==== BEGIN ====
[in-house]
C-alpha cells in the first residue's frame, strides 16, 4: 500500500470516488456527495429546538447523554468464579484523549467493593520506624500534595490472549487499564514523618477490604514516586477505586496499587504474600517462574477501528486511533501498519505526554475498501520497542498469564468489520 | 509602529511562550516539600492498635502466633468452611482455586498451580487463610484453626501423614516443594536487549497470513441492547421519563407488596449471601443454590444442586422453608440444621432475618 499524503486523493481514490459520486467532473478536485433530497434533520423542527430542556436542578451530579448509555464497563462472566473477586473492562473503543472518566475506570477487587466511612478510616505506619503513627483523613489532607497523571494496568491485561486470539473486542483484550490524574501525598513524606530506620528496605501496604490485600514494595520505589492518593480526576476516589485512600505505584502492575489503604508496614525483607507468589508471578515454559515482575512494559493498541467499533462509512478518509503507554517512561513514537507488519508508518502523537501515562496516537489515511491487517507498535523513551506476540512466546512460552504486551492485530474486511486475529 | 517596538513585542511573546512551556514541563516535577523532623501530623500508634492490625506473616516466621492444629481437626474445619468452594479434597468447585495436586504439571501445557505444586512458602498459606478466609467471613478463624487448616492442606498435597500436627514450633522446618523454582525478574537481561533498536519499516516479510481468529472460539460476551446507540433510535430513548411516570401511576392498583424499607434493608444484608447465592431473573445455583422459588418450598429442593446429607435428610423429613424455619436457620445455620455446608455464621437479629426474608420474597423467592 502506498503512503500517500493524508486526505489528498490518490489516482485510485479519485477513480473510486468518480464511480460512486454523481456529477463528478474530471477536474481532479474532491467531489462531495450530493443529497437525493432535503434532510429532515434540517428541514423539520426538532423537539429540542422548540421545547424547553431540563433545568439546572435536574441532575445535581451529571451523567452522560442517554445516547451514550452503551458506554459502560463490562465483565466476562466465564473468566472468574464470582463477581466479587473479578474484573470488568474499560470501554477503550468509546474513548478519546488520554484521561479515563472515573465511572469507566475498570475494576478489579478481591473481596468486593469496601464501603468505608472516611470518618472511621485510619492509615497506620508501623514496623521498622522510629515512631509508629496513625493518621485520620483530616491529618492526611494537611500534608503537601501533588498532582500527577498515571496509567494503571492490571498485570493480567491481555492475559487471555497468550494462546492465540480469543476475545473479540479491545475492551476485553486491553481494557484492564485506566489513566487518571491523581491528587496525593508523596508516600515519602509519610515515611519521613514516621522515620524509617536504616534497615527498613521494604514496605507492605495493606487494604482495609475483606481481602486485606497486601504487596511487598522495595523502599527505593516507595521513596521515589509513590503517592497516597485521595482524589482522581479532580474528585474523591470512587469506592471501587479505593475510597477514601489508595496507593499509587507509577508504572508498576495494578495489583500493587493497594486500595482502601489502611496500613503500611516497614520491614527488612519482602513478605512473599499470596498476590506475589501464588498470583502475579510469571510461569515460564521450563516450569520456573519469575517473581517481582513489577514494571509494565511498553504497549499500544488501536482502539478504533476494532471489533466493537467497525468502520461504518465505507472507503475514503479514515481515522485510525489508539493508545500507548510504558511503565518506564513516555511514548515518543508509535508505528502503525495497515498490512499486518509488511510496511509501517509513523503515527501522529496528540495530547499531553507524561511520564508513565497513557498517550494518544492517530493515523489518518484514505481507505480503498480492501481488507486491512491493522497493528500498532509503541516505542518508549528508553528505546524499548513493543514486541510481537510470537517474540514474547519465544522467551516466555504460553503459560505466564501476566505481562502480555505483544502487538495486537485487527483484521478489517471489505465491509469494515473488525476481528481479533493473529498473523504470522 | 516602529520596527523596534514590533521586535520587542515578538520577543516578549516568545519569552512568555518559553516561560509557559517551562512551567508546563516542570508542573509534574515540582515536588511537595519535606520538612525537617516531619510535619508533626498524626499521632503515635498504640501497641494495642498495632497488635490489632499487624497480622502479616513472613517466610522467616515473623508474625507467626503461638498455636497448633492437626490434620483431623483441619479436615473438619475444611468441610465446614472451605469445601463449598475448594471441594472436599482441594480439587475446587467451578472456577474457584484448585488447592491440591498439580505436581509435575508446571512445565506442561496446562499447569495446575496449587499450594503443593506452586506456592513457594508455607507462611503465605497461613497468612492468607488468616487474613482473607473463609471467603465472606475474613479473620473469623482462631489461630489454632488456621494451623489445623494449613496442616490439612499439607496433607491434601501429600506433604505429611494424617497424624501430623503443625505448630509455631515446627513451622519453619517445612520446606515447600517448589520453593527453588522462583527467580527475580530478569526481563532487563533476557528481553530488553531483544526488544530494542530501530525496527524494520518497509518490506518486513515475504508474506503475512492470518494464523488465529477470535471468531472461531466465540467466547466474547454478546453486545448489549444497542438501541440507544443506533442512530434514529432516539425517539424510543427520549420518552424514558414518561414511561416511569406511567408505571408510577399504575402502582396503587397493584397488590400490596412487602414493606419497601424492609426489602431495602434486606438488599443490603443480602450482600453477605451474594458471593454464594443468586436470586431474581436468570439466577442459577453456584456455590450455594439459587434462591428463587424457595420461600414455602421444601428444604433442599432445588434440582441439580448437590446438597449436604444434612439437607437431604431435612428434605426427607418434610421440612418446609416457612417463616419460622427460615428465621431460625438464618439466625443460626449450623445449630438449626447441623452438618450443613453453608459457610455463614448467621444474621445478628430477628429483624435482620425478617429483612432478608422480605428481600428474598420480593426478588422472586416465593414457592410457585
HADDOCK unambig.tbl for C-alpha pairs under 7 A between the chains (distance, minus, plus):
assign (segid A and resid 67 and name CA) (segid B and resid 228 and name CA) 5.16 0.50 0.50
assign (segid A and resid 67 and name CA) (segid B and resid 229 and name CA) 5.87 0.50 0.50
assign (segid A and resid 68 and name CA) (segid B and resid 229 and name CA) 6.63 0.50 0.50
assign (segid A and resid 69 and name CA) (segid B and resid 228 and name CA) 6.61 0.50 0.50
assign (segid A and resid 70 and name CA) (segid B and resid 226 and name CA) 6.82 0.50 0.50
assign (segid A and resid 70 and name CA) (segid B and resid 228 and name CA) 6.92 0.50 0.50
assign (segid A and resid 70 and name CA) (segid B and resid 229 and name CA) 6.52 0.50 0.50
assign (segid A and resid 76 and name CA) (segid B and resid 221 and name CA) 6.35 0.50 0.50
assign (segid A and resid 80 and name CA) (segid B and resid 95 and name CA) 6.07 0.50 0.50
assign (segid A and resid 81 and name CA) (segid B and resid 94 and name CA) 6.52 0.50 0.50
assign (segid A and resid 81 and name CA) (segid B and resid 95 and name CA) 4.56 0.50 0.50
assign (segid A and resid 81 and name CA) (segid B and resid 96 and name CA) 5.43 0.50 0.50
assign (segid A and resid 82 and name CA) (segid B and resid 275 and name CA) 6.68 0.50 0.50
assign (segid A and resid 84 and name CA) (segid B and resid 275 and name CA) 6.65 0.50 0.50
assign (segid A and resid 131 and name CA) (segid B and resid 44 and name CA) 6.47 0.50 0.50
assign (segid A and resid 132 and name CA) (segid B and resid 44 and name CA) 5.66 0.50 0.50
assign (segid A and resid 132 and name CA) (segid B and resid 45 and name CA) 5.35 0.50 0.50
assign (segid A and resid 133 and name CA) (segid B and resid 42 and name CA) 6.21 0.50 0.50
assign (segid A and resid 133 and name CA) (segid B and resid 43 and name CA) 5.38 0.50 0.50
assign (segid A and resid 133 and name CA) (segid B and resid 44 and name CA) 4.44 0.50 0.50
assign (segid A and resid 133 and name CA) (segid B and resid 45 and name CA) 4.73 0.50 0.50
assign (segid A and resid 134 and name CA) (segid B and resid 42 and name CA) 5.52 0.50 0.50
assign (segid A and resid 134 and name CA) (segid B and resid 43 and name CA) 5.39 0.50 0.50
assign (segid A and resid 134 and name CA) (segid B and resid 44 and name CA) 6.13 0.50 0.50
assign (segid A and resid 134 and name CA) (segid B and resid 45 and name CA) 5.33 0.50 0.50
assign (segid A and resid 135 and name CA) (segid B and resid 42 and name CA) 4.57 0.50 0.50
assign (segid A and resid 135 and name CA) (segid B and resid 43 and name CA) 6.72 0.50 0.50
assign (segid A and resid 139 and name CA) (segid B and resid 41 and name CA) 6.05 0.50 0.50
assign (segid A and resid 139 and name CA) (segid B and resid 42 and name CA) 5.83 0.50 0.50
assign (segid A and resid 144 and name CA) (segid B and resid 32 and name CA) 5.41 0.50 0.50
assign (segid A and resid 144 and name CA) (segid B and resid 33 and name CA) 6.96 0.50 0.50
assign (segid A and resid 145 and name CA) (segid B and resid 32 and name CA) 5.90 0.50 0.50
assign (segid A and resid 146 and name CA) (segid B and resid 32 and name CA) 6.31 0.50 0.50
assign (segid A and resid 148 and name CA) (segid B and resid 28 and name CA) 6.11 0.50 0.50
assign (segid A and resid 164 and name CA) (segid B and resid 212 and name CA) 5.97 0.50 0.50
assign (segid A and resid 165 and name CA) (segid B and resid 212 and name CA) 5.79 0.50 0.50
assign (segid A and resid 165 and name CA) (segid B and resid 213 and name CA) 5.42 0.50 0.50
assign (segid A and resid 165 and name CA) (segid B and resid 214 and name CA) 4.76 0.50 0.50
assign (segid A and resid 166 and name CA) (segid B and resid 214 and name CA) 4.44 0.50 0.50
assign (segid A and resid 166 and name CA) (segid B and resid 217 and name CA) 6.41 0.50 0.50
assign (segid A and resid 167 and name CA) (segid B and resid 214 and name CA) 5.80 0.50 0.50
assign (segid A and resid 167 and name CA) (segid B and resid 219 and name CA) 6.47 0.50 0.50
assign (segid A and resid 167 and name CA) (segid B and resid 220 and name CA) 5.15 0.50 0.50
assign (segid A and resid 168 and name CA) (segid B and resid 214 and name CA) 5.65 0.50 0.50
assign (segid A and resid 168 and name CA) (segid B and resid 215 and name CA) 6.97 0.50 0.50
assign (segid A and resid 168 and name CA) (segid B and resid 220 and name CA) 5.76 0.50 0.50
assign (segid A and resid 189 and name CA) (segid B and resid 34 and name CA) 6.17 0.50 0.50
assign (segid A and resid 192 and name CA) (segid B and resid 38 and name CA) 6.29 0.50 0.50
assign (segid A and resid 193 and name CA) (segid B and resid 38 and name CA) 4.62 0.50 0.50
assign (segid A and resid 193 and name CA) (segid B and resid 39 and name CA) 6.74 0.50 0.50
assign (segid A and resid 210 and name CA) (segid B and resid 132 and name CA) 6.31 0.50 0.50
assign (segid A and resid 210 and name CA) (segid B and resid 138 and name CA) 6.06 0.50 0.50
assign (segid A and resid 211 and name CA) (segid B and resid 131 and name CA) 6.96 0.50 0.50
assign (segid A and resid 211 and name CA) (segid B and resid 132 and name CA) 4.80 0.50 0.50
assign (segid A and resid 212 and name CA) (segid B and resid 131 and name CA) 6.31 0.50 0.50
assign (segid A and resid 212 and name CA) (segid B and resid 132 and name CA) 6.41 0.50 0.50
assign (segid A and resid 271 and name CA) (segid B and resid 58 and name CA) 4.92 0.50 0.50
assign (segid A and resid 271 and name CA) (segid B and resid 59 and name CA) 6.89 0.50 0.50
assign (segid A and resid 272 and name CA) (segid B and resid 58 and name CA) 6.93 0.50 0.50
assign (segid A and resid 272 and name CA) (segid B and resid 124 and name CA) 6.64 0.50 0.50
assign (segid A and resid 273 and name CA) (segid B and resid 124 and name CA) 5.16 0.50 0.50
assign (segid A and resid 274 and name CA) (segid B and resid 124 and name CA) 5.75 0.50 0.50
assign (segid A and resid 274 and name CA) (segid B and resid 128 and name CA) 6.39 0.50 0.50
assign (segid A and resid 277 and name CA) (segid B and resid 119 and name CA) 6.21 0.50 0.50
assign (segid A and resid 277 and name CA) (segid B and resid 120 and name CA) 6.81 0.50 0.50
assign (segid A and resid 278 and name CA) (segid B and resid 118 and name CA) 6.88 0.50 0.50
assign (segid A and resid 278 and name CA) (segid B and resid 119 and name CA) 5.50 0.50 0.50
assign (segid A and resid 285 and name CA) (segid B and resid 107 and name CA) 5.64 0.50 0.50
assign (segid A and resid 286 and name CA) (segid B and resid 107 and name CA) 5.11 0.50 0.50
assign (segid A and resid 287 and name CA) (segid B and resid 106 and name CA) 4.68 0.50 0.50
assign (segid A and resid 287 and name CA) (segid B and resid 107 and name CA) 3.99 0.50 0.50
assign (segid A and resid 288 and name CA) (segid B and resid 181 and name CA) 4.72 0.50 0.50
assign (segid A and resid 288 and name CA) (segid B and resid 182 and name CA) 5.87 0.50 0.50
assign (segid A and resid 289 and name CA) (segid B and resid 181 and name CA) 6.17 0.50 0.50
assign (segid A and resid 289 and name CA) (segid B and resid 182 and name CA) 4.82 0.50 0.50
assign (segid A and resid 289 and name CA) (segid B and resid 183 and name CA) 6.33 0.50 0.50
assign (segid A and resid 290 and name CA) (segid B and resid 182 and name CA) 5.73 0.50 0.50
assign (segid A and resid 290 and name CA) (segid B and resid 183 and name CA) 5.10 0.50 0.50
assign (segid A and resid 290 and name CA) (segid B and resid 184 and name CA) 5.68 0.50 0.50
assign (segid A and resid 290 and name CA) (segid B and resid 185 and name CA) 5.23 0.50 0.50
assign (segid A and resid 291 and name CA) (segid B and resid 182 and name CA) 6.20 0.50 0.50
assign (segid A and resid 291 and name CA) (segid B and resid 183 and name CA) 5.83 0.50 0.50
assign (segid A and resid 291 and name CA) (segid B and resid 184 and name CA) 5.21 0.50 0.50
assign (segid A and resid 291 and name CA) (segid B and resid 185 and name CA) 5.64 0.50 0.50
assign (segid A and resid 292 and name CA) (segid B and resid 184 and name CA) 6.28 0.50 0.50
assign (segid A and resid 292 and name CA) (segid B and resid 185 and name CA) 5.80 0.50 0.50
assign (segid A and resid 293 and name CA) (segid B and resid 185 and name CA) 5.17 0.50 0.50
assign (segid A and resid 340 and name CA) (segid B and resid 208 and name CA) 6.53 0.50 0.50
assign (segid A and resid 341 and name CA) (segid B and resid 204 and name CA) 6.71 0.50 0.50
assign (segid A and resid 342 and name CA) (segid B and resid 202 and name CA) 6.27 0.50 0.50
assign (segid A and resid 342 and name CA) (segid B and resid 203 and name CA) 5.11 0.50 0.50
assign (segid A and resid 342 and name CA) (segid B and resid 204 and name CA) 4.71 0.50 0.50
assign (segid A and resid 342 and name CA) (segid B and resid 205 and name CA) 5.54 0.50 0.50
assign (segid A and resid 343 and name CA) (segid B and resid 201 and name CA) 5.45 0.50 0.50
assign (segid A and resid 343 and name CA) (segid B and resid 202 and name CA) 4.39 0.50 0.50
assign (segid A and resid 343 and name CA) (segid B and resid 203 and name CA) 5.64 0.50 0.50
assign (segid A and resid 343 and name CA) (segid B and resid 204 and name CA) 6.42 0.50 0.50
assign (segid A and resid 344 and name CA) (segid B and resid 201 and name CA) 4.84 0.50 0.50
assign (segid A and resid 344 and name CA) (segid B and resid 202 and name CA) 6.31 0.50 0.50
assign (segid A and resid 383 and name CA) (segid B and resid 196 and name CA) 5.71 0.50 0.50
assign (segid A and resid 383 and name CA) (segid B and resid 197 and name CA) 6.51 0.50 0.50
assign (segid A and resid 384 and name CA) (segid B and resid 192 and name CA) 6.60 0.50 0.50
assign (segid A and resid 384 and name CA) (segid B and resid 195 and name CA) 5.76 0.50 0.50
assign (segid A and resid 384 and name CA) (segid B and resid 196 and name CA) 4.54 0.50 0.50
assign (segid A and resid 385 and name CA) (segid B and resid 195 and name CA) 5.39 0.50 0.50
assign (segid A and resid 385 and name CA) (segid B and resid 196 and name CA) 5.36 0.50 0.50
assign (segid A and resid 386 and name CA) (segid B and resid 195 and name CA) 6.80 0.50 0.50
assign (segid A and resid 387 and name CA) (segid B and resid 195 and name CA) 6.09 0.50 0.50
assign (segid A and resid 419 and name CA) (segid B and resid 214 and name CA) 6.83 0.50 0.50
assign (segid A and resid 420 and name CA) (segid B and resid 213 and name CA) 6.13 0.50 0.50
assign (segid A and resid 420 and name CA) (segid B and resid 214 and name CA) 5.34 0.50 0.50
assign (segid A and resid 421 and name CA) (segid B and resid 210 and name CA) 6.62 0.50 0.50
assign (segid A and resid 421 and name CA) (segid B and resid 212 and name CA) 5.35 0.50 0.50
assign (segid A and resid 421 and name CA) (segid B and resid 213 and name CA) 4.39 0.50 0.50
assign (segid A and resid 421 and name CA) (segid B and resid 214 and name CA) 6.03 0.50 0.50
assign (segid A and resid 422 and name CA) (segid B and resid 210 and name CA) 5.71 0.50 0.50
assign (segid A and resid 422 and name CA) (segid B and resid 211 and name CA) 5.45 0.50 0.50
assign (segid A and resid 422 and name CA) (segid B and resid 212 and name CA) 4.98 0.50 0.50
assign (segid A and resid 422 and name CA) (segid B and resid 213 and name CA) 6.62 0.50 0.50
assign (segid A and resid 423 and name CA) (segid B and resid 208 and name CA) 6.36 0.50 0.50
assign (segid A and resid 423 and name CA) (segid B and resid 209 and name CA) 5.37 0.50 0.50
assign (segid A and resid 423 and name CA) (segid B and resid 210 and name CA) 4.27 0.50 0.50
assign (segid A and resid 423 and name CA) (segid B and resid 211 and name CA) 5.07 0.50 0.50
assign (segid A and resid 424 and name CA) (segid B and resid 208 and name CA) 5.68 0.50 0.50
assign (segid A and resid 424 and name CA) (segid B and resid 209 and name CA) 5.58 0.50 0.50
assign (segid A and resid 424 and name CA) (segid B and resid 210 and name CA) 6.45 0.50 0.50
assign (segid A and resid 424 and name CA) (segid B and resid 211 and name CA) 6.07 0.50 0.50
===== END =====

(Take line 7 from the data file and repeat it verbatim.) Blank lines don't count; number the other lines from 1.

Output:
assign (segid A and resid 69 and name CA) (segid B and resid 228 and name CA) 6.61 0.50 0.50